The world of entertainment, the industries associated with it, as well as our expectations around it, have changed dramatically over time. Just take into consideration what video game players of the 1980s or even the 1990s would think of the gameplay options on the new Sony PS5 when it arrives this month, or what those who made movies in the Silent Era would think about when viewing epic blockbusters in the range of Avengers: Endgame. Technology feeds the possibility for change, and then tastes and trends change also. This formula has worked so many times and it will continue working well into the future.
However, it is interesting to think of how some forms of entertainment have remained largely unchanged despite sticking around for decades, centuries even. One of such examples is the casino, that is, casino-style games like card games and roulette. Indeed, if we are to use our analogy of transporting people from the past to view the casino industry of today, someone from the ‘Rat Pack’ heyday of the 1950s’ Las Vegas would have no problem navigating the modern casino floor. What is more, they could even be better than some modern players. For them, there would be no discernible difference in playing games like roulette and blackjack. Admittedly, they might have a bit of difficulty understanding modern slot machines, but the point still stands and it is easy to understand: the casino industry is largely wrapped in its traditions and it does not have to change much, only to adapt.
And yet, there are some who believe that the time is ripe for some dramatic new change at our beloved casinos, especially when it comes to their ever more popular online varieties. It has been around 25 years since the first internet casinos were launched, and as we move through the 2020s, much of the ambitions of the early pioneers have been achieved. Namely, you can have all the aspects of a real casino through your phone or computer, including the opportunity to play with live dealers from the comfort of your home as well as to compete against other live players and not just the system and its algorithms.
AR is the new buzzword in casino
As with all tech-based industries, iGaming companies always want more, both because of the rapid development of new tech and because of the customers’ increasing needs and desires. They want to disrupt the traditional model of how casino games are perceived and played. One such method is through the use of VR (virtual reality), or, more aptly AR (augmented reality). Companies like Playtech, which is the world’s largest casino solutions provider. More details are available about this company and their endeavours if you are interested. There is no doubt that they will be one of the first to invest in AR and adapt some of the first batch of new AR and VR games, and their biggest rivals like BetSoft and NetEnt are definitely going to do the same. There have been some huge investments by similarly oriented companies, mostly into research, and the signs at various iGaming expos are that these companies believe that AR is the future.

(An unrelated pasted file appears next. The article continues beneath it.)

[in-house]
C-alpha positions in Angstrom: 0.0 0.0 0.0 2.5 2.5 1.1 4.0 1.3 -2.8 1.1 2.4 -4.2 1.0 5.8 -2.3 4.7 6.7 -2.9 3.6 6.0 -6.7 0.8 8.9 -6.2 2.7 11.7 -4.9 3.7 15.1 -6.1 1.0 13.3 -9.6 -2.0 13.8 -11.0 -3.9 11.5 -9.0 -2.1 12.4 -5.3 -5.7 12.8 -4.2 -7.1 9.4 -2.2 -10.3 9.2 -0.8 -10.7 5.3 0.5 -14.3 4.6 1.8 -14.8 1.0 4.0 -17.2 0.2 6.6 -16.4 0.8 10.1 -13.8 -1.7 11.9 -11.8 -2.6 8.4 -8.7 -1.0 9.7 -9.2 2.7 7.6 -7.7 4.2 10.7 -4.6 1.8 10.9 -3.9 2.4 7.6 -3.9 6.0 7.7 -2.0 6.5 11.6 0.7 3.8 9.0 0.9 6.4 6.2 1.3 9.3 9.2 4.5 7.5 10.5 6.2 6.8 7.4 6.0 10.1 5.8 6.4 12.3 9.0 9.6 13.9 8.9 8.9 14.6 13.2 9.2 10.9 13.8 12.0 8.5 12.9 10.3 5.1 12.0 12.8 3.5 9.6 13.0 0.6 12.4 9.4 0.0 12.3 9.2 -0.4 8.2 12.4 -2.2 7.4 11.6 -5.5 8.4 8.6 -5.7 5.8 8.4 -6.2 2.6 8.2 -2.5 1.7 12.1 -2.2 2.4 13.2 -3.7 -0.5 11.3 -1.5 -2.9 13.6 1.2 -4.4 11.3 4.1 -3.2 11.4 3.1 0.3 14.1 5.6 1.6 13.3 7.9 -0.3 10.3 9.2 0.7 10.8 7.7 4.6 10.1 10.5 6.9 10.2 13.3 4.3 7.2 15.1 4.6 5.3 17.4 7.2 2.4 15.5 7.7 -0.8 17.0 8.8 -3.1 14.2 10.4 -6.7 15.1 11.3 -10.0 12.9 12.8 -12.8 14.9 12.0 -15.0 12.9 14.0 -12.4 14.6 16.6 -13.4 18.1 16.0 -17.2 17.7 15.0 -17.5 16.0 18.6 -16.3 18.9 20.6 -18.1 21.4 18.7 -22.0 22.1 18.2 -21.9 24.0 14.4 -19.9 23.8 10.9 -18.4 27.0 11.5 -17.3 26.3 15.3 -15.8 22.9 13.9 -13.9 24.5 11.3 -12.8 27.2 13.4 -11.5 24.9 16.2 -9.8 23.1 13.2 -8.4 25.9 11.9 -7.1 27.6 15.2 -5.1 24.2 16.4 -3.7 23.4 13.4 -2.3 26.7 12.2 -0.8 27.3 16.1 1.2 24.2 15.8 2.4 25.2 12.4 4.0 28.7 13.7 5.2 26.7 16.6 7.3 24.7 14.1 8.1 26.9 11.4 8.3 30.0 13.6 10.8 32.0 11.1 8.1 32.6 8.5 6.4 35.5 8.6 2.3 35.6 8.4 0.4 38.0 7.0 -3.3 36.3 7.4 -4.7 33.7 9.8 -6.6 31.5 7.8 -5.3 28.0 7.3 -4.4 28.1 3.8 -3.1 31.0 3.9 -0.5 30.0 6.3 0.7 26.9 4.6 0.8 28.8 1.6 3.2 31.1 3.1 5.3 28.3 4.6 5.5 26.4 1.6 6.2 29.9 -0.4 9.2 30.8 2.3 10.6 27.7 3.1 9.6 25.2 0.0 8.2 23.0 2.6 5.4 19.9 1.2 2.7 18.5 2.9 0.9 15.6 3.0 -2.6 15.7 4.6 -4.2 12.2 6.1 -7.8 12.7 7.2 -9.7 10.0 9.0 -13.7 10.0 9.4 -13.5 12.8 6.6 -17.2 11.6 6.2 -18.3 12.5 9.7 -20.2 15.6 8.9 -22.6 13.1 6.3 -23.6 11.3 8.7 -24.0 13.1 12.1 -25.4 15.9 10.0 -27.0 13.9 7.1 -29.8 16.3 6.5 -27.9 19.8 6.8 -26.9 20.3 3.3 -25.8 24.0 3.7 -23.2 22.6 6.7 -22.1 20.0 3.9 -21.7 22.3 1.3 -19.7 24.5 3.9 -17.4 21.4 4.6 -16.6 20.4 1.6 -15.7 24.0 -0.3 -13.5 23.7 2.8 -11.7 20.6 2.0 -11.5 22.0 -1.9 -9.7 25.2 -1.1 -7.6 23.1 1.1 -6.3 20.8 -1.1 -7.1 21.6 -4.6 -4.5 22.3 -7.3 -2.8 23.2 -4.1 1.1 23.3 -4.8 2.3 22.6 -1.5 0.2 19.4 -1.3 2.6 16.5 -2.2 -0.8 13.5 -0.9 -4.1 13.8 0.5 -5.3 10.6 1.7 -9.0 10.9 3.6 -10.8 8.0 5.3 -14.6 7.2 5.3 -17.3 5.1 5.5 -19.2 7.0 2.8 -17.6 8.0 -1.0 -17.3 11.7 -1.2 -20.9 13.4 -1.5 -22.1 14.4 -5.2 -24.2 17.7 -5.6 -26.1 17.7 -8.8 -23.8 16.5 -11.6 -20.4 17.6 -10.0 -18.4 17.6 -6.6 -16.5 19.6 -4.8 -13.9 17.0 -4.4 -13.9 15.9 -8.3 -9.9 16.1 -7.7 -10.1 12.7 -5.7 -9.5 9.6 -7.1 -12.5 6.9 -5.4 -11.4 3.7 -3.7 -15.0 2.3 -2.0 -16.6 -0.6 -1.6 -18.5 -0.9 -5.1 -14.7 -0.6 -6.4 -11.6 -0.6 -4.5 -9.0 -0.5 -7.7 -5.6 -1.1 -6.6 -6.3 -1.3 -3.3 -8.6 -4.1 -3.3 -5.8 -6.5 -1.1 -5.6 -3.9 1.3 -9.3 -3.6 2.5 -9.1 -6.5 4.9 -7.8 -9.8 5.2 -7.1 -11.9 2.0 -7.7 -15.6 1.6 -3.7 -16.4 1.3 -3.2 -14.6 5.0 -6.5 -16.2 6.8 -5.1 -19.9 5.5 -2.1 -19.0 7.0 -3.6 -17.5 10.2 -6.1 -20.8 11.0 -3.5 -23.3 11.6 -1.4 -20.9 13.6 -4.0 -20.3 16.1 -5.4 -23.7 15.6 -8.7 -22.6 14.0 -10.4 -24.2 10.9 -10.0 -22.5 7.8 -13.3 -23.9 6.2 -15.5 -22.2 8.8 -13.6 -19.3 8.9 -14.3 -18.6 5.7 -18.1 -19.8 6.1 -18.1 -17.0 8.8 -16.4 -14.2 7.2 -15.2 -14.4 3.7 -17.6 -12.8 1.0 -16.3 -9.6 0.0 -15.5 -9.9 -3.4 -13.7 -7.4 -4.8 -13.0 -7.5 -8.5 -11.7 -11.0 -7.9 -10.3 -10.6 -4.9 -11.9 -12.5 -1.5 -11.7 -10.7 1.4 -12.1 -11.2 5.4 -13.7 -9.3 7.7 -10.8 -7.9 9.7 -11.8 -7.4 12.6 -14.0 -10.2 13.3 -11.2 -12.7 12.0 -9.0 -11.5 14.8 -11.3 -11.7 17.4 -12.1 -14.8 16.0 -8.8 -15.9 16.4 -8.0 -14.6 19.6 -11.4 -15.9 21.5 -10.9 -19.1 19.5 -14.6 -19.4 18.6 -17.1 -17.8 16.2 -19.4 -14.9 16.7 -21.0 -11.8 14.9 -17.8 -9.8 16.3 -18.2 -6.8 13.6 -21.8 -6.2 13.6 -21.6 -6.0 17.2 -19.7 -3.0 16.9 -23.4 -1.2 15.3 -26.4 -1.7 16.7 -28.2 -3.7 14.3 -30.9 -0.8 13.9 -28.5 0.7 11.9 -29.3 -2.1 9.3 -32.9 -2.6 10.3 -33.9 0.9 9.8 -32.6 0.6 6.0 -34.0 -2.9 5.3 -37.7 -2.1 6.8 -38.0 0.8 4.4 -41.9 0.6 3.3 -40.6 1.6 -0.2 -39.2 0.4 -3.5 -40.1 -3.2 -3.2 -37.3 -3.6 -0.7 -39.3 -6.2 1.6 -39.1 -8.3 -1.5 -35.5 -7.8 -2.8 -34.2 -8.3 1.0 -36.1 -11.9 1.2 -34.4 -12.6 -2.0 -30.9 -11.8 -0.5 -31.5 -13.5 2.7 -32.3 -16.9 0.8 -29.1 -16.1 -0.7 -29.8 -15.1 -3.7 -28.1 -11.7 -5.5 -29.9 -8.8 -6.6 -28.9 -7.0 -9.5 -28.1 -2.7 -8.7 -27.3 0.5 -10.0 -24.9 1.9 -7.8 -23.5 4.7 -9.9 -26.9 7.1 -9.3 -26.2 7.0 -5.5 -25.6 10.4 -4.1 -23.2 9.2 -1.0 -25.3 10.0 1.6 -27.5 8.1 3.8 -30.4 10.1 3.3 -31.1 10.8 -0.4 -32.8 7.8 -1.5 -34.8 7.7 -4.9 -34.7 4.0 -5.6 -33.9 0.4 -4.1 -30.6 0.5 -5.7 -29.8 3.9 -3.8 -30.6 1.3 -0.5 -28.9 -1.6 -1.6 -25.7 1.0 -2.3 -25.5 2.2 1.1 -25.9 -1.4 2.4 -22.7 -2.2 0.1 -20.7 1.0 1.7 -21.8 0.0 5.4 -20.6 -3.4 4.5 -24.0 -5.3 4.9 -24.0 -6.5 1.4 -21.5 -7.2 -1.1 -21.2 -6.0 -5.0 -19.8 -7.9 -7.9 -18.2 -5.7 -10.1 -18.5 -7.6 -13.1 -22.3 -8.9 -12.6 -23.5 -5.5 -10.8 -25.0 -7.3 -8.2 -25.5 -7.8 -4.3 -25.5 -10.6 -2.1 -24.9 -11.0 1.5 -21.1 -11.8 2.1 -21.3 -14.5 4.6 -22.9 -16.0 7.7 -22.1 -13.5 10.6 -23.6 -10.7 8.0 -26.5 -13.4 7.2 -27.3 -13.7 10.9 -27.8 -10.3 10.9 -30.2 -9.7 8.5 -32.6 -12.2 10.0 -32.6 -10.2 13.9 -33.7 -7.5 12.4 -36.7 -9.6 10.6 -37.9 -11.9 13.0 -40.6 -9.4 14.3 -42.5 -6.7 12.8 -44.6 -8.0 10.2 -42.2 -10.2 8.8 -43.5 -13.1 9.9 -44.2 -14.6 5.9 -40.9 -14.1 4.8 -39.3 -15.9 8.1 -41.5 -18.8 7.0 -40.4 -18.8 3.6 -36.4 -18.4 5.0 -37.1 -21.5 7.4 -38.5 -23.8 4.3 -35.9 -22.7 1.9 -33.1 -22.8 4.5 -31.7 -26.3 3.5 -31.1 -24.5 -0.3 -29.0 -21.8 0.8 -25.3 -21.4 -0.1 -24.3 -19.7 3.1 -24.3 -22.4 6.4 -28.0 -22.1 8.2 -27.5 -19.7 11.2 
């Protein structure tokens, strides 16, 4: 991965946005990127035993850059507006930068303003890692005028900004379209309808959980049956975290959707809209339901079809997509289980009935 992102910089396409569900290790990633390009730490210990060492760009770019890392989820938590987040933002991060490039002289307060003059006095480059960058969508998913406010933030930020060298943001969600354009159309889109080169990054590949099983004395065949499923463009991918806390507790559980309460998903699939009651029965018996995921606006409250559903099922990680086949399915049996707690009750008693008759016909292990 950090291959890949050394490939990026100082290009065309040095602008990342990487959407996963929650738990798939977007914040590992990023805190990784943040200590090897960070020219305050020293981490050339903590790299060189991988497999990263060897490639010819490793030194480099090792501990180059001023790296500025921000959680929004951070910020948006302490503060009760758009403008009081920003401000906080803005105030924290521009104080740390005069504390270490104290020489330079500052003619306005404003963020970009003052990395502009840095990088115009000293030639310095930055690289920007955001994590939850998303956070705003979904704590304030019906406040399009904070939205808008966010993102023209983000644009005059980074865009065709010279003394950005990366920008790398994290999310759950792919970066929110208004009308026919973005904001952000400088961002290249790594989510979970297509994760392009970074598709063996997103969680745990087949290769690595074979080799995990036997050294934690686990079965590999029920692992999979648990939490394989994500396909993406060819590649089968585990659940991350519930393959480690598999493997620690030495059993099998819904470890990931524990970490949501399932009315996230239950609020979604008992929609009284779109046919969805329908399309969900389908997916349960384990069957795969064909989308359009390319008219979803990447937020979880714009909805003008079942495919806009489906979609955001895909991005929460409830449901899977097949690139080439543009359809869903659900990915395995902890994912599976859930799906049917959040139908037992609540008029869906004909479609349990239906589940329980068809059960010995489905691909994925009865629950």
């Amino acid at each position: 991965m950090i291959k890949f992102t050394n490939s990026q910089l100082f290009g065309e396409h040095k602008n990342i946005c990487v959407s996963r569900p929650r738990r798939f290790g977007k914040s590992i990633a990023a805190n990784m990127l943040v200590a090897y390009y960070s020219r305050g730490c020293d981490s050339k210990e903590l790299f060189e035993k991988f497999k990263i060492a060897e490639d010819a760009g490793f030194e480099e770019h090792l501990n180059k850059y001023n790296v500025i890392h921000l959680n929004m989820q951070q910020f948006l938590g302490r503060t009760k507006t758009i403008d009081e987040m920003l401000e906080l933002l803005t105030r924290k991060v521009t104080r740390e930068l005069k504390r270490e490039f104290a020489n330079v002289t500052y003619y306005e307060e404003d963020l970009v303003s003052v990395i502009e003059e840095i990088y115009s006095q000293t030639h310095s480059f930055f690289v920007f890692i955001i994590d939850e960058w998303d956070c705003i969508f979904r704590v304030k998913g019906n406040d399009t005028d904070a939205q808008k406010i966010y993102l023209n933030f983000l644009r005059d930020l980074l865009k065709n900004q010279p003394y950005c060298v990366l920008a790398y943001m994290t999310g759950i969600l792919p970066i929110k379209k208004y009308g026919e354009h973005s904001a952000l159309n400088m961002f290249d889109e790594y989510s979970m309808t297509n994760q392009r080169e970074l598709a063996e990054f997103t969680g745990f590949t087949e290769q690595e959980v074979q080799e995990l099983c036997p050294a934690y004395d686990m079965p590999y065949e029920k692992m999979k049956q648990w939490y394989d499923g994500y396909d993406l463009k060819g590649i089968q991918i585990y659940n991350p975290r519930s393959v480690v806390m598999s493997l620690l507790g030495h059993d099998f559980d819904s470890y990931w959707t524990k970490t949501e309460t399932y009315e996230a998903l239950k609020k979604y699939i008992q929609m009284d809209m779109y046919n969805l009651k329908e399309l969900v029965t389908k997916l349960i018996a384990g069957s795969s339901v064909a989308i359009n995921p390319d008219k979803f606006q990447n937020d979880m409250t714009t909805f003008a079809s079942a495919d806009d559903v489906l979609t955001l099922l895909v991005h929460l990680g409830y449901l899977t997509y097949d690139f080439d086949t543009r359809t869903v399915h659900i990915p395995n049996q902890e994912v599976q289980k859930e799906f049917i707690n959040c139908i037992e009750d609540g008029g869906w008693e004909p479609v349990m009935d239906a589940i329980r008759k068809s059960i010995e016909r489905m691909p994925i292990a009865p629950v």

One more thing is worth mentioning as well. It might not be enough for casino software developers to offer players the chance to strap on a headset and take a seat at a virtual poker game, since it does not change much when compared to the real-life variety. That is all good and well with other games like sports and shooters, but for casinos there should be more. Both the developers and the players will arguably want more. What that “more” will look like is a little difficult to say, but the best guess is that it will involve games not traditionally found in a casino. For example, could you imagine entering an AR world where you solve puzzles for cash prizes, or try to go over some obstacles within the time limit and win money for it? Or perhaps a game where you play as an avatar in a fighting game in the mould of Street Fighter in win all or lose all scenarios? That is not as farfetched as it might sound, and probably closer than you think. In addition, it is a much better take on AR gambling that traditional casino style games we know and love.
Challenges for the industry to evolve
They say that necessity is the mother of invention, and that might very well be the case here. You see, there is a fear among casino owners, both physical traditional establishments and online services, that millennials and younger generations might not have the same relationship with traditional card and table games than the previous generations of players. The operators see things like loot boxes in video games like Fortnite and the rise of esports betting, and they want the casinos to offer something that is equally attractive to the youngsters who make up most of the gamer population. One such proposal are skill-based games, which are essentially competitive video games. The introduction and integration of AR is one, if not the best, way to deliver that with the ultimate levels of innovation and difference.
Conclusion and takeaways
These things take time of course and a lot of things have to be on the same page for it to happen. Nevertheless, as mentioned, the floors of the huge iGaming expos are full of reference to an AR future for all of us, and in all the different branches of entertainment. With the way technology has changed our expectations of all types of entertainment, it is almost old hat to think that playing classic casino games from home is exciting. It is for some players, for sure, but others will want more, and that means different experiences. With the money continuously being poured in for research and development, the AR casino could be coming sooner than we think, just like most technologies we already have did. The possibility however exists that it might look very different from a traditional casino, which is fine as things do need to keep up with the times if they are to survive.